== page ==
STEM II at Mass Academy is taught by Dr. Crowthers. Starting midway through C Term, we begin working on an Assistive Technology Group Project. Similar to a traditional company design, we were all given roles such as CEO, CIO, CMO, and CTO. We worked to create devices that would aid the community and presented our work at our STEM II fair in May.
CEO: Kyle Klamka, CMO: Joshua Schnee, CTO: Ashwina Bangari, CIO: Naga Vikram
Water is widely known to be one of the essential building blocks of life, making up 50-75% of a human’s body weight (Popkin et al., 2010). Water is needed for a significant number of processes throughout the body–everything from homeostasis to digestion assistance and skin protection. Therefore, it is unsurprising to hear that a significant amount of water is needed in order to maintain a healthy lifestyle, and that insufficient water consumption can quickly become fatal. Knowing this, it is concerning to learn that 75% of Americans are chronically dehydrated (Taylor & Jones, 2022). The recent rise in caloric beverage intake has only served to increase the likelihood of dehydration and the other harmful issues associated with it (García-Arroyo et al., 2016). As dehydration was already an issue, this change makes the problem more alarming. Another problem is the lack of awareness surrounding ideal water consumption. Although many people understand the importance of drinking water, they do not have a good grasp on just how much water they should be drinking each day (Albasheer et al., 2021). People often fail to recognize the impact that dehydration has on their bodies until a physical symptom arises. Dehydration is an even greater concern for the elderly population, particularly those suffering from neurodegenerative diseases, which could cause them to forget to drink water throughout the day (Lauriola et al., 2018; Taylor & Jones, 2022).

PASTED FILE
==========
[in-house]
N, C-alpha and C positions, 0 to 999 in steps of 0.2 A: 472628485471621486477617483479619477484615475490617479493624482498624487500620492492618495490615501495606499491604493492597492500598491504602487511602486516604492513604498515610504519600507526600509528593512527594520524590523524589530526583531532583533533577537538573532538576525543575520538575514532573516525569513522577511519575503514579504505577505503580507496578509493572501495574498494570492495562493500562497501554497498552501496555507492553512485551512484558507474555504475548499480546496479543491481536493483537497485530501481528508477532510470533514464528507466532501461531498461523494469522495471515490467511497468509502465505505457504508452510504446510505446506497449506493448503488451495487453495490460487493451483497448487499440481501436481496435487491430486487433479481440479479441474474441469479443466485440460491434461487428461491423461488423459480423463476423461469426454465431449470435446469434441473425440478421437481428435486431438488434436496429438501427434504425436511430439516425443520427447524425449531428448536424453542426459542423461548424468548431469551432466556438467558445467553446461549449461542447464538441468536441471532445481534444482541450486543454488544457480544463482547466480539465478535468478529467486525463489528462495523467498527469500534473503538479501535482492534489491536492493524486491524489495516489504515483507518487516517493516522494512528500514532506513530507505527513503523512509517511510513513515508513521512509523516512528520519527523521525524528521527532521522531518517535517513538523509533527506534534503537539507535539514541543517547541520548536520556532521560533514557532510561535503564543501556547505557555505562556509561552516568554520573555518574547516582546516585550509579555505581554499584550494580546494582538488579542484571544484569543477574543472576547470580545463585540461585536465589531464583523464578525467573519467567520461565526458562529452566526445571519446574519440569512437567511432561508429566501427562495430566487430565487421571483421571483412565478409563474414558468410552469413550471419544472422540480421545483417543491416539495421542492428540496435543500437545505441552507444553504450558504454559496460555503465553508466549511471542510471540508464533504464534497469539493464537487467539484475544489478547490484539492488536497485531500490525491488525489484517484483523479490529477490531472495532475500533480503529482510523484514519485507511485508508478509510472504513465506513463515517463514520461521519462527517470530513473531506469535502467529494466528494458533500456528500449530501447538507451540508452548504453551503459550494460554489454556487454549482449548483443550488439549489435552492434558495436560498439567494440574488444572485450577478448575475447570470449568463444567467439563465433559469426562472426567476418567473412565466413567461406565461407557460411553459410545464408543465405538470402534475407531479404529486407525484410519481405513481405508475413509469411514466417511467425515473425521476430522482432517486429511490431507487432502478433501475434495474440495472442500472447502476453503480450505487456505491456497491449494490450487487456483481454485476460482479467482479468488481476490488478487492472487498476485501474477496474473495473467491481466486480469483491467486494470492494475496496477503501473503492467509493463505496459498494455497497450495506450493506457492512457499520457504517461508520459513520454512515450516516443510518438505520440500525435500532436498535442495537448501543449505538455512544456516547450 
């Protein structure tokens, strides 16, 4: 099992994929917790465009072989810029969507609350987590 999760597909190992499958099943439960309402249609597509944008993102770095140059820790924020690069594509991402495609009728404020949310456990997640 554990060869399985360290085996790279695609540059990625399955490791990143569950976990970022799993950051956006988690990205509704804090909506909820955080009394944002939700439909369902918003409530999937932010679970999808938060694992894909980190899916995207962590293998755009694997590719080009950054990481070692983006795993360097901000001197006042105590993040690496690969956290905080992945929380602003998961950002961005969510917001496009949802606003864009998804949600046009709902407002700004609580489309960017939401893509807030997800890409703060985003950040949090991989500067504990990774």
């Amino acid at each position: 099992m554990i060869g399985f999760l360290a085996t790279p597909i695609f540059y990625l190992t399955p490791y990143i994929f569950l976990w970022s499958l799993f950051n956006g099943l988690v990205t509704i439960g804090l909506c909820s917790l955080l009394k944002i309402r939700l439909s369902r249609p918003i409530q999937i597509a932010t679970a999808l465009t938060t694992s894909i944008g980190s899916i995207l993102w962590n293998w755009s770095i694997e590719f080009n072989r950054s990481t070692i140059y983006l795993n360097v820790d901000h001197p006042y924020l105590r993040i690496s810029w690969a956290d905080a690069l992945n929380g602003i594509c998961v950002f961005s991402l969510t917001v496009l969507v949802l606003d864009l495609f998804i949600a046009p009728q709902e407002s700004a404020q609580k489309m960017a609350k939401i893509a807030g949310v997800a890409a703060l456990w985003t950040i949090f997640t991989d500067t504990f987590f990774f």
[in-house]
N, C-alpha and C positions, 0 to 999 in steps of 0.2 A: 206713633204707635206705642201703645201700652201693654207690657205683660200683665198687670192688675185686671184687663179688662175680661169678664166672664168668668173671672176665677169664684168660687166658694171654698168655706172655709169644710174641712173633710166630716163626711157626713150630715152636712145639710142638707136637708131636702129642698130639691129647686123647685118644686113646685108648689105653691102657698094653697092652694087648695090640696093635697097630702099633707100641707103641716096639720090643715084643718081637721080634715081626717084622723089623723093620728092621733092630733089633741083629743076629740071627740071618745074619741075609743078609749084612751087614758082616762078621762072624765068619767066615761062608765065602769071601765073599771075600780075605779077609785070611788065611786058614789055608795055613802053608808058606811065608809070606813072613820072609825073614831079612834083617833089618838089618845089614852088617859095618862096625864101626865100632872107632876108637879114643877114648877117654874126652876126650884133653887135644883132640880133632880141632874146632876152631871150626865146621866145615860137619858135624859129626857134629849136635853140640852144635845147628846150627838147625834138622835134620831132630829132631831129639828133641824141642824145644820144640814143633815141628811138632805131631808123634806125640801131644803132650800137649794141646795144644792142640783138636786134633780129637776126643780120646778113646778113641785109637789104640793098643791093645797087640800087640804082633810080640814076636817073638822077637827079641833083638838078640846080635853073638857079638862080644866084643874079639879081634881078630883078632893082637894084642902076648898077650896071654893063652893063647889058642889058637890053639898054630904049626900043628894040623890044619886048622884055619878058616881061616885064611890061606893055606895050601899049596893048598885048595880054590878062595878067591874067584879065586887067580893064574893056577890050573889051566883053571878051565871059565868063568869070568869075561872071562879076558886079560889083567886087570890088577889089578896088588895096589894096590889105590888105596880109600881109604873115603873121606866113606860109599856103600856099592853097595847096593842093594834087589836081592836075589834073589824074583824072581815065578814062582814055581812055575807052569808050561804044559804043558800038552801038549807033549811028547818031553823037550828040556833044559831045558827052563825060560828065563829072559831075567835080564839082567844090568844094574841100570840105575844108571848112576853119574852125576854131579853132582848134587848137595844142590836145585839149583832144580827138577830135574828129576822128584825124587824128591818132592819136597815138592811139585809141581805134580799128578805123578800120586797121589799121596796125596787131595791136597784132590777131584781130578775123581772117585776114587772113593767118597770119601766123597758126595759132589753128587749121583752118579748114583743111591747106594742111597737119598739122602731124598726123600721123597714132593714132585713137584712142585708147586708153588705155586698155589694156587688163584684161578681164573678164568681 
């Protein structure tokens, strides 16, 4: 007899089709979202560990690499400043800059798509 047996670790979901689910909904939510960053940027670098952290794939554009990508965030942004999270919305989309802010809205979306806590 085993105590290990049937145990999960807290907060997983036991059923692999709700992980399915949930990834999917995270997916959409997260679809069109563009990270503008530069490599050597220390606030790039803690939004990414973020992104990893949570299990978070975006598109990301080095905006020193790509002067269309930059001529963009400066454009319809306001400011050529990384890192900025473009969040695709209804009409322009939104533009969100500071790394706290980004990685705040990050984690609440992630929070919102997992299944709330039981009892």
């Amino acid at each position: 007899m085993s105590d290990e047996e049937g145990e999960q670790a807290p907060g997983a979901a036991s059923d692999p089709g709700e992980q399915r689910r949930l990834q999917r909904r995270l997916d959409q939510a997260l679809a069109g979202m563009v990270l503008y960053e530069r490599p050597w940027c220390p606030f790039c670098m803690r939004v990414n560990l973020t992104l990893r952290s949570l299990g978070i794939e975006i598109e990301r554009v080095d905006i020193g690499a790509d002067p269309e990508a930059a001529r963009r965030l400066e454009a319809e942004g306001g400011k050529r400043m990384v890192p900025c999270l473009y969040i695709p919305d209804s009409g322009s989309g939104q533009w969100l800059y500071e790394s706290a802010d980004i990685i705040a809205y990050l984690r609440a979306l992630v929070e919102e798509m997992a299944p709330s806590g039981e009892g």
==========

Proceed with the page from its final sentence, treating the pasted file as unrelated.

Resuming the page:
Prior to creating our prototype, we had to make several decisions as to the design and functionality of the bottle. We started off by determining how to detect water levels within the bottle. We considered various sensor technologies, including a weight sensor and infrared sensor, but ultimately ended up settling on capacitive sensors. Additionally, we had to determine the mechanism by which the sensor would be activated. After considering several methods, including constant activation or manual button-pressed activation, we decided on a lid-based activation mechanism.
Our final prototype consists of four parts: an inner shelling, an outer casing, a hardware compartment, and a lid. The inner shelling holds the water, separating it from the circuitry held in the hardware compartment at the base of the bottle. All parts were 3D printed using PLA filament, ensuring that they are food safe. Our prototype utilizes a series of capacitive sensors along the edge of the bottle that are able to detect changes in the electric field, that are then registered as changes in water levels. These sensors are activated each time the lid is placed back on the water bottle after being removed.